AUTOLEISURELAND – new album by ex-Kane Gang duo

Paul Woods & David Brewis

Autoleisureland is the new project by former Kane Gang members Dave Brewis and Paul Woods.

The Kane Gang, with Martin Brammer completing the line-up, formed in the former coal mining town of Seaham on the North East coast in 1982, and signed to Kitchenware Records.

The pop soul band notched up several UK and USA hits including Respect Yourself, Closest Thing to Heaven and Gun Law.

I asked Dave and Paul how did the project come about ?

PW: It started a few years ago when Dave was working on his instrumental album.

Every week before we popped out for a pint he’d drop off a new mix or new track. I really liked them and started on lyrics to turn them into songs. It snowballed and I started giving him lyrics and ideas for new ones.

DB: Paul and myself have remained in touch and seen each other regularly over the years since the Kane Gang was active. When I quit lecturing at Gateshead College I was still doing session gigs, but fancied writing again.

I recorded a set of tunes, and Paul thought he would write lyrics, so that got the ball rolling. Before long we were full on writing and recording, something we always enjoyed. So we thought we’d name ourselves and start a band project.

PW: Eventually we came up with the song Autoleisureland and that was the catalyst for the sound we were going for in our heads. Sort of all of our influences coming together.

After that we were off and running. I’ve never enjoyed working on something so much.

Have you a best time for song writing ?

DB: Definitely not in the mornings. A few days a week we work two to three hours at a time in the afternoon on recording.

After that length of time we lose our judgement so we stop, but evenings are when we usually write and that is done separately. Then we exchange ideas and continue. It’s quite efficient as we usually know what we are after. But it can take time.

PW: I tend to have the best ideas at night for hook lines, titles and choruses. Sometimes when I’m listening to some other music and I mishear the lyrics, it sets me on a different train of thought. The rest of the daytime is used for the mundane lengthy task of actually finishing it.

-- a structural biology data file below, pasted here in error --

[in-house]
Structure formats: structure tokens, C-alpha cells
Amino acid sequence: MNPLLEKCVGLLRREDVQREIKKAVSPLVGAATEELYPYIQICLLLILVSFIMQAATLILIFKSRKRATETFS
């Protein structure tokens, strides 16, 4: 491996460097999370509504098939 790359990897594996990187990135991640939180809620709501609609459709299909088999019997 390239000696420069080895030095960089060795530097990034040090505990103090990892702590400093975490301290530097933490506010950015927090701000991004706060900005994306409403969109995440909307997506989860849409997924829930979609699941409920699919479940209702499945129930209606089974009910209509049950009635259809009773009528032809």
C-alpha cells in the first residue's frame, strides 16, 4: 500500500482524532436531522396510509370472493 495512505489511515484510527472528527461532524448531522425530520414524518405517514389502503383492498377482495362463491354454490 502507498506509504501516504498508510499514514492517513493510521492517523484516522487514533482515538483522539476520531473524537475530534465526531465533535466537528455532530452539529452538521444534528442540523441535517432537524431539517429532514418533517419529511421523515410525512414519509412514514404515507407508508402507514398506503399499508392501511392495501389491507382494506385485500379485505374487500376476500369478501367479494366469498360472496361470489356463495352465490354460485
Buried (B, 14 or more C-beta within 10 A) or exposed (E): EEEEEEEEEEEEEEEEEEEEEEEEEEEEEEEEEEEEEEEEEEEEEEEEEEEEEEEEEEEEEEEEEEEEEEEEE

Autoleisureland album released 25 November 2022.

What do you consider for the final running order of the songs on the new album ?

PW: We had a number of catchy songs that kept going, all rather upbeat and positive and we didn’t want to break the mood. So, we didn’t really want a slow number until about the seventh track in.

DB: We start with something upbeat that is representative of the album – Autoleisureland, then try to run four or five strong bangers in a row. Pop in a slow one then kick off again.

We have a few reflective ones but we finish this album with the title track Infiniti Drive, as it bookends with the first track Autoleisureland.

Do conversations ever turn to ‘remember in the ‘80s when this happened’ ?

DB: Yes sometimes. The odd daft thing that happened with taxis, airports, interviews. For me, thinking back to studio work mainly. That was very enjoyable, I think we preferred that side of it.

PW: The Kane Gang was and is a big part of our lives so it’s natural we have some thoughts about it. Obviously, the older you get, the less you remember.

For instance, a few weeks ago a thought came to me and I asked Dave, ‘were we on Soul Train?’. All of a sudden I had a flashback of the dancers and the show’s set. We performed Motortown.

However, on its official website it says we were never on. They mustn’t have used it, I guess.

What does music mean to you ?

DB: Music is a part of my life. I feel somewhat frustrated if I haven’t played or written something for a while. We can create and shape something out of nothing that entertains and feels worthwhile. 

PW: This is difficult. For Dave, I believe it’s simpler. He’s a musician. That’s what he studied for, that’s what he practised for, that’s what he does, that’s who he is. He doesn’t think about it. And then there’s me.